In the judgment of L Fund v. Germany, C-537/20 (CJEU 2023) on 27 April 2023, the Court of Justice of the European Union (CJEU) determined that Germany’s tax legislation contravened Article 63 of the Treaty on the Functioning of the European Union (TFEU), which safeguards the free movement of capital. The court found that Germany’s corporate tax exemption for domestic specialized property funds, while excluding foreign specialized property funds from the same benefit, resulted in a less favorable tax treatment for the latter group when they received income from properties in Germany.
The case primarily concerns property funds, yet the ruling carries substantial implications for foreign investment funds that suffered German withholding tax prior to 1 January 2018. This is because Germany’s tax legislation, as applied to the German property fund in the case at hand, extended to all German investment funds and was not exclusive to property funds.
Case Background: L Fund Challenges Discriminatory Tax Treatment of Non-Resident Property Funds in Germany
L Fund, a specialized property fund established under Luxembourg law, generated income from renting and selling real estate properties in Germany between the years 2008 and 2010.
The exemption from corporate income tax for closed-end real estate funds domiciled in Germany is provided under Section 11(1) of the German Investment Tax Act 2004. The tax liability lies with the investor. In the case of domestic specialized property funds with exclusively foreign investors, the income from property received within German territory is directly attributed to the non-resident investors as their own partially taxable income, and the fund is obliged to levy a withholding tax. However, non-resident specialized property funds, like the L Fund, do not qualify for the corporate income tax exemption, and their income from property earned in Germany is subject to taxation at the fund level. Consequently, for both scenarios, the German income earned by non-resident investors is subjected to taxation just once within the country, albeit at different levels.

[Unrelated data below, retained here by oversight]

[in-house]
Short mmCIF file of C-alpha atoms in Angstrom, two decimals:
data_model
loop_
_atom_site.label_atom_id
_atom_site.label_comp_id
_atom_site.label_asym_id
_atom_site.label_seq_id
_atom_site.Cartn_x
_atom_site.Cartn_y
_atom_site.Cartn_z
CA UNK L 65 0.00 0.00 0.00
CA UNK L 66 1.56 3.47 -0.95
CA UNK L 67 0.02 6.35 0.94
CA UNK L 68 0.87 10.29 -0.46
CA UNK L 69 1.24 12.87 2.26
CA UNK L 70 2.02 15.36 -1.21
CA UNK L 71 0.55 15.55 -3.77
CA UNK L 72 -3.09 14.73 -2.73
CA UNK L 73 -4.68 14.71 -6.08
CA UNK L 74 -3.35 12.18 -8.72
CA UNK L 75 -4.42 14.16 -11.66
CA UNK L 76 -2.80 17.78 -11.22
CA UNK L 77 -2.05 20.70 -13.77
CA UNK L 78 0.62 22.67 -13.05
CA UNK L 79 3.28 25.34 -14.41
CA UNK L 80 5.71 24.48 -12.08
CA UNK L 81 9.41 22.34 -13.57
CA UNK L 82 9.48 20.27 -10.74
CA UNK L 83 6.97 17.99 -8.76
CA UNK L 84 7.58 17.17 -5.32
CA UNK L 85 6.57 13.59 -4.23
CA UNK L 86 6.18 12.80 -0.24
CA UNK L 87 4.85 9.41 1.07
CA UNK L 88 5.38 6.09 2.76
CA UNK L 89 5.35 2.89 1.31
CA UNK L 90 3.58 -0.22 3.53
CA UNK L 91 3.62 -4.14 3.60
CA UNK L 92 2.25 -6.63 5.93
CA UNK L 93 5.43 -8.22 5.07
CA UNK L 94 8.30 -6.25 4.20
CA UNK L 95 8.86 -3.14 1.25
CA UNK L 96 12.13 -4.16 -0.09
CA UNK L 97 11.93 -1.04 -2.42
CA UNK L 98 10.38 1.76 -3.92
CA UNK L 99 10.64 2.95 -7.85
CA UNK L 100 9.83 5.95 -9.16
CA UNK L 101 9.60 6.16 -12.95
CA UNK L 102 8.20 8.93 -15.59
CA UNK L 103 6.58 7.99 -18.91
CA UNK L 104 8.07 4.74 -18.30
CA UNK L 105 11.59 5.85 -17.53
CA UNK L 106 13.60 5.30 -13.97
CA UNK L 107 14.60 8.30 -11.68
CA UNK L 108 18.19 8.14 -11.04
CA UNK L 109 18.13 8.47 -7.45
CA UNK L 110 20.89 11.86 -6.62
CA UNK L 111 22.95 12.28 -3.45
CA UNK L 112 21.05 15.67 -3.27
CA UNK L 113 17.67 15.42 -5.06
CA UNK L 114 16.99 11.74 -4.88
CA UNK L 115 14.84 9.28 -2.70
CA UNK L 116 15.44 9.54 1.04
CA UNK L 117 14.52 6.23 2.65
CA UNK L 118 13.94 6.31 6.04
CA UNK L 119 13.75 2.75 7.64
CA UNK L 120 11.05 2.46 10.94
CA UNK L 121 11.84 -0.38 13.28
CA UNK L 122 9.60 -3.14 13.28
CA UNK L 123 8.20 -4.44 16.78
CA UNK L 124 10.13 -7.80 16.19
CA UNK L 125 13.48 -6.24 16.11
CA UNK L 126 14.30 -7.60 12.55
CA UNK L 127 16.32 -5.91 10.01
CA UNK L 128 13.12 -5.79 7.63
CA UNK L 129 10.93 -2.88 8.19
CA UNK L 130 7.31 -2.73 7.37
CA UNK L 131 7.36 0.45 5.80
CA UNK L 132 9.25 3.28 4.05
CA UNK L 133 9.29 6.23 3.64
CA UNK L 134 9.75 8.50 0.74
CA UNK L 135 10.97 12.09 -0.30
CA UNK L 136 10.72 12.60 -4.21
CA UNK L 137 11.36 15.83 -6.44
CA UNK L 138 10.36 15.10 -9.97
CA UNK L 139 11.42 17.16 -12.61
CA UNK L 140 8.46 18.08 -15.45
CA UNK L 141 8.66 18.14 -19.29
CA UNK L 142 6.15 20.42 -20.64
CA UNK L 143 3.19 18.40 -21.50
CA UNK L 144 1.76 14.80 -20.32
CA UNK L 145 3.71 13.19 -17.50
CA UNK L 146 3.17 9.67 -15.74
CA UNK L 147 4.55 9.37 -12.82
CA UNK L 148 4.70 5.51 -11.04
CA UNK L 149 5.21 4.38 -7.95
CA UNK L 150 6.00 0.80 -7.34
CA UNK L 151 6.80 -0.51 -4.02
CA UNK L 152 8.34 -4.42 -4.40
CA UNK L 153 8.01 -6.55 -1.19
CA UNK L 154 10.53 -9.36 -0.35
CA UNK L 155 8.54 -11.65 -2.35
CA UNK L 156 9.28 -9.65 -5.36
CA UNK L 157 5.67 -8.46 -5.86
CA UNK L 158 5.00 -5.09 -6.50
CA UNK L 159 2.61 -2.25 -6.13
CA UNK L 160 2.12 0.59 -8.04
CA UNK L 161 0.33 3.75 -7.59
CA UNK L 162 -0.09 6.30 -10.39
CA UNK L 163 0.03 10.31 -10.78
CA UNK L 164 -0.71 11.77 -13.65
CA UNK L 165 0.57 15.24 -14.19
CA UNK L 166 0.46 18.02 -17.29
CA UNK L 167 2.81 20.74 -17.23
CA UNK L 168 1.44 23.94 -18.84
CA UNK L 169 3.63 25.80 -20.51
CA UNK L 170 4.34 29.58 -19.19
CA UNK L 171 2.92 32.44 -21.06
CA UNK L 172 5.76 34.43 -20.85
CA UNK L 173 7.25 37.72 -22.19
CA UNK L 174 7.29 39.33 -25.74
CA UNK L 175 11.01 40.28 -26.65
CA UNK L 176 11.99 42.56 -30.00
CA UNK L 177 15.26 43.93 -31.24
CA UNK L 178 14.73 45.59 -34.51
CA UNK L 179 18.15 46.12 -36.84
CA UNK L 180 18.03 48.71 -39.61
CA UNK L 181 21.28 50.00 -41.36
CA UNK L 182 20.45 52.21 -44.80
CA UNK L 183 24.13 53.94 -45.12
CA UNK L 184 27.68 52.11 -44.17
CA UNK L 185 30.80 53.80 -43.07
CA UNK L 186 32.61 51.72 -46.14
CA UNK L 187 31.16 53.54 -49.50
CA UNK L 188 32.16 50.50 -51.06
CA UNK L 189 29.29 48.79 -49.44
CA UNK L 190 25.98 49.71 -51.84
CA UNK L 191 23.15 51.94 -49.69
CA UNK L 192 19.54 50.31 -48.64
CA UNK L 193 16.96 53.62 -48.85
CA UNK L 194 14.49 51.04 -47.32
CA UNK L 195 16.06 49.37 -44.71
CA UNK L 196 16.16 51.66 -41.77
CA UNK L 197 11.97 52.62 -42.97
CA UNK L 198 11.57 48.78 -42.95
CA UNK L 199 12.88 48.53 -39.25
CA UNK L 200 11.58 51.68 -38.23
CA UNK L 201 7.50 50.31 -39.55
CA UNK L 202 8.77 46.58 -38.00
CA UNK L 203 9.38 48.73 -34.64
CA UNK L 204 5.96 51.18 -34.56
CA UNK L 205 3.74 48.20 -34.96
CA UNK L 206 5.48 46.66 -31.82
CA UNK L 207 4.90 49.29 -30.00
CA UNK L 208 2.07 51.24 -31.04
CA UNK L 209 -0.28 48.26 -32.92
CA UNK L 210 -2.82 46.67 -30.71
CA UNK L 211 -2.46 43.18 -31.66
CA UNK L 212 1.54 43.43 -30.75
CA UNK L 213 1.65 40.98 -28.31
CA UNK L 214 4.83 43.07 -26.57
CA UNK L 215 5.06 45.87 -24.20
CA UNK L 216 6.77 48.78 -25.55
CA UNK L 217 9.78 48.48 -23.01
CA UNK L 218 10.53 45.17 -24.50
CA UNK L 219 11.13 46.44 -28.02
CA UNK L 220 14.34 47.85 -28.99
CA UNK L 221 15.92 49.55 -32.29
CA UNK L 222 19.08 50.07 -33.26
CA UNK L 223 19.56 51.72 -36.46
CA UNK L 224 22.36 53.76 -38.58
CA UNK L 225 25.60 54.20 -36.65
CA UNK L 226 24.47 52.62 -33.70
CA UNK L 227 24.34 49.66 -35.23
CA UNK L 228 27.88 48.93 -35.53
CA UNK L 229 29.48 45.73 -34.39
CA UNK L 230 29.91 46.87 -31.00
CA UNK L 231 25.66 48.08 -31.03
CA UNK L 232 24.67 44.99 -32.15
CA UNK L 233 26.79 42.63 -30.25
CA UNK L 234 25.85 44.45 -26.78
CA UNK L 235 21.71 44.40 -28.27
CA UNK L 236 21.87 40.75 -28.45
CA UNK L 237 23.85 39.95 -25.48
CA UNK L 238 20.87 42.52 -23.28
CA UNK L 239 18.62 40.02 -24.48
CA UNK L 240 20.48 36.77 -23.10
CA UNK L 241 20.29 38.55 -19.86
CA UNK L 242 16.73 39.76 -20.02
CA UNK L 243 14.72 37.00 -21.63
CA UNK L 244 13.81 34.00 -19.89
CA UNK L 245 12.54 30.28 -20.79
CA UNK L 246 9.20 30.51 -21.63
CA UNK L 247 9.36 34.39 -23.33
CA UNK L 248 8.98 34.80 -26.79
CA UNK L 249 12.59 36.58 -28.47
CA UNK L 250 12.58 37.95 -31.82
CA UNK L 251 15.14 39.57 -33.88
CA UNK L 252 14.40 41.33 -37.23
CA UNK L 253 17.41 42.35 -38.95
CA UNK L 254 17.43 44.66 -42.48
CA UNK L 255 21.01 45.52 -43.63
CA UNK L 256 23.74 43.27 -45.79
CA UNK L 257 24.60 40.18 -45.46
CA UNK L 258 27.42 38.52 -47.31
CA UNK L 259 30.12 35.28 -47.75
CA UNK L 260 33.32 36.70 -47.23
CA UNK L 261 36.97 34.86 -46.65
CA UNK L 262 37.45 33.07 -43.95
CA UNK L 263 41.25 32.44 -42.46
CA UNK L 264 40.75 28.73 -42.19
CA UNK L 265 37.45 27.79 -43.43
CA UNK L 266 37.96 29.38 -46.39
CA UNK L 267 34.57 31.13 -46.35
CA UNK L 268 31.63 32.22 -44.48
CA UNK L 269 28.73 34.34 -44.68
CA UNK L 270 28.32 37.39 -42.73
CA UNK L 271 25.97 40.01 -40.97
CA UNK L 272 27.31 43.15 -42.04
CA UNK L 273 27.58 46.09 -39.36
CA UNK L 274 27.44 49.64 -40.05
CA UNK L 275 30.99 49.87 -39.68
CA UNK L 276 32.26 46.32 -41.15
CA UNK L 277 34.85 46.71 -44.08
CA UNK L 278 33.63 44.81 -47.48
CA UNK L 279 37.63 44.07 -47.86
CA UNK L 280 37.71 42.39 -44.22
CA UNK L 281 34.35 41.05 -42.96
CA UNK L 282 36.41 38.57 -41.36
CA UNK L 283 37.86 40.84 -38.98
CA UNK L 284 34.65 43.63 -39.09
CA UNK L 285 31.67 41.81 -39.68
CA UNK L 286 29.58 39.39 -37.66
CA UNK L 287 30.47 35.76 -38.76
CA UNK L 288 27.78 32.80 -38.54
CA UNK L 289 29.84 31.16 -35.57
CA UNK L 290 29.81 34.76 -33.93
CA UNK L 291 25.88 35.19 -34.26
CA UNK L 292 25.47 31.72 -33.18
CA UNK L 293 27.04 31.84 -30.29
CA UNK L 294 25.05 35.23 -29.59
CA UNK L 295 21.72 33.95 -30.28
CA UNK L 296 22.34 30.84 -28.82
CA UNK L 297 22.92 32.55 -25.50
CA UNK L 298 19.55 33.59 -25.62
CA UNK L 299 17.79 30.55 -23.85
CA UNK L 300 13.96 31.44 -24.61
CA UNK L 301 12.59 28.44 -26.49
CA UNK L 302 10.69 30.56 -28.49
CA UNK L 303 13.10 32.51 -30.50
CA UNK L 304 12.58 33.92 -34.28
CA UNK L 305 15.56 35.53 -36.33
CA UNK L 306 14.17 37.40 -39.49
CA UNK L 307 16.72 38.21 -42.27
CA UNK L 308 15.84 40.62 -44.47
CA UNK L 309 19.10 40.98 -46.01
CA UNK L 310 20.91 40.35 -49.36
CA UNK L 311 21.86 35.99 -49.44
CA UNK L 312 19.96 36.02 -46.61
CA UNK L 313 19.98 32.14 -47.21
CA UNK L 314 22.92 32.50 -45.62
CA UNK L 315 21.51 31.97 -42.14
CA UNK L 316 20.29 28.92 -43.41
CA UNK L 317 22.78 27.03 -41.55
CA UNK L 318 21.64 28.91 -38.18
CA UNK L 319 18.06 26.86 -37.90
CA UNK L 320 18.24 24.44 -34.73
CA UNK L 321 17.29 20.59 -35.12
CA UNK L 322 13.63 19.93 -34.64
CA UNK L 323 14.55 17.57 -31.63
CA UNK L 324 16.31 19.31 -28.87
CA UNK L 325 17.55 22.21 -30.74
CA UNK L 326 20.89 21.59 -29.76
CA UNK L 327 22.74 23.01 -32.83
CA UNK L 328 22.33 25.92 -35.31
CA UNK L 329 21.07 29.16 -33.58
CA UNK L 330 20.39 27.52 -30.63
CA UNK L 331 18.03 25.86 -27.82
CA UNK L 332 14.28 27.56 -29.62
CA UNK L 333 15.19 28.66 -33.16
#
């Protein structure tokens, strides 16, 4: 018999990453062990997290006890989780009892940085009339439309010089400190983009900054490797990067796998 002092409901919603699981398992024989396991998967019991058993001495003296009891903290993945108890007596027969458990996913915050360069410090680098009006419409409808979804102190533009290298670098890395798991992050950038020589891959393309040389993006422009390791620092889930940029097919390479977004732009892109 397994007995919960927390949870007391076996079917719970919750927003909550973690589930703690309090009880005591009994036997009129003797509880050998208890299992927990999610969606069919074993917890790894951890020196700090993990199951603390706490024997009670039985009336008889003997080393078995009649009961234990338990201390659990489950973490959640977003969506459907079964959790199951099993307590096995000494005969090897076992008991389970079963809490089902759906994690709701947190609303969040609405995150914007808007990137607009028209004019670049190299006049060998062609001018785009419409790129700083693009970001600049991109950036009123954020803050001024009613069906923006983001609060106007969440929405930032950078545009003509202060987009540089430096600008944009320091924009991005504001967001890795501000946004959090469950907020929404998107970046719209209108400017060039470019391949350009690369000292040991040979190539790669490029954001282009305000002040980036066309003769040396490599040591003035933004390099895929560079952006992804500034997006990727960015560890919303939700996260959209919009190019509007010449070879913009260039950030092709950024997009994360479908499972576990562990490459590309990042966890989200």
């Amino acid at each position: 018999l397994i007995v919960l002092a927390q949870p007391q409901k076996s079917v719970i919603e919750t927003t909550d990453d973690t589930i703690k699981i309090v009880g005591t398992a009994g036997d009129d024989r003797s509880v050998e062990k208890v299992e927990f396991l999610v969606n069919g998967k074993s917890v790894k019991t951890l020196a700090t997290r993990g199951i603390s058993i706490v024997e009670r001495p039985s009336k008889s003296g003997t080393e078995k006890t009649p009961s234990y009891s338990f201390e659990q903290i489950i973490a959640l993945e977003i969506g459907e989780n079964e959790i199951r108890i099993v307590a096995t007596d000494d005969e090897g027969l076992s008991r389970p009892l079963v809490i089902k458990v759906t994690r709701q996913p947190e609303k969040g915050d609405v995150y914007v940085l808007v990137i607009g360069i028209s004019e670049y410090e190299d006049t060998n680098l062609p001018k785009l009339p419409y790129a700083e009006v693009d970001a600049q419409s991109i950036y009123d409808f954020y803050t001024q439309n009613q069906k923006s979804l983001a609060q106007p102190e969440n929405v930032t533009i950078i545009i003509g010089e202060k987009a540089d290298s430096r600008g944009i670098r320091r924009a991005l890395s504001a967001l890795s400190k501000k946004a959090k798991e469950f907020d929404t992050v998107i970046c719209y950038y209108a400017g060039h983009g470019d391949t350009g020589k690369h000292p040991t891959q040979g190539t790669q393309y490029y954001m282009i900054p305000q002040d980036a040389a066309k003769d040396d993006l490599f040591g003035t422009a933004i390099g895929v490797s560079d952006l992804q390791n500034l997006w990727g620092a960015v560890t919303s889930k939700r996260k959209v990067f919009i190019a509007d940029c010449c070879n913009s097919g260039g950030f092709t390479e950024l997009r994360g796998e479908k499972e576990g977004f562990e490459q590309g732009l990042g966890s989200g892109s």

In July 2013, L Fund filed corporate income tax returns for the years in question, asserting that it was not liable for corporate income tax in Germany. However, the German Tax Authorities disagreed and issued tax notices for those years. L Fund subsequently challenged the notices before the Finance Court of Münster, which essentially upheld the Tax Authorities’ position in its April 2017 judgment. L Fund then appealed to the Federal Finance Court which, in October 2020, sought a preliminary ruling from the CJEU to clarify the compatibility of the German tax treatment of income earned by non-resident property funds from property located in Germany with the free movement of capital, as governed by Article 63 TFEU.
CJEU Ruling: Ending Discrimination – Non-Resident Property Funds Granted Equal Tax Treatment in Germany
The CJEU emphasized that differential tax treatment based solely on the place of residence of the funds could introduce unjustified restrictions on the free movement of capital, by discouraging non-resident specialized property funds from investing in German properties and dissuading German-resident investors from utilizing non-resident specialized property funds for such investments.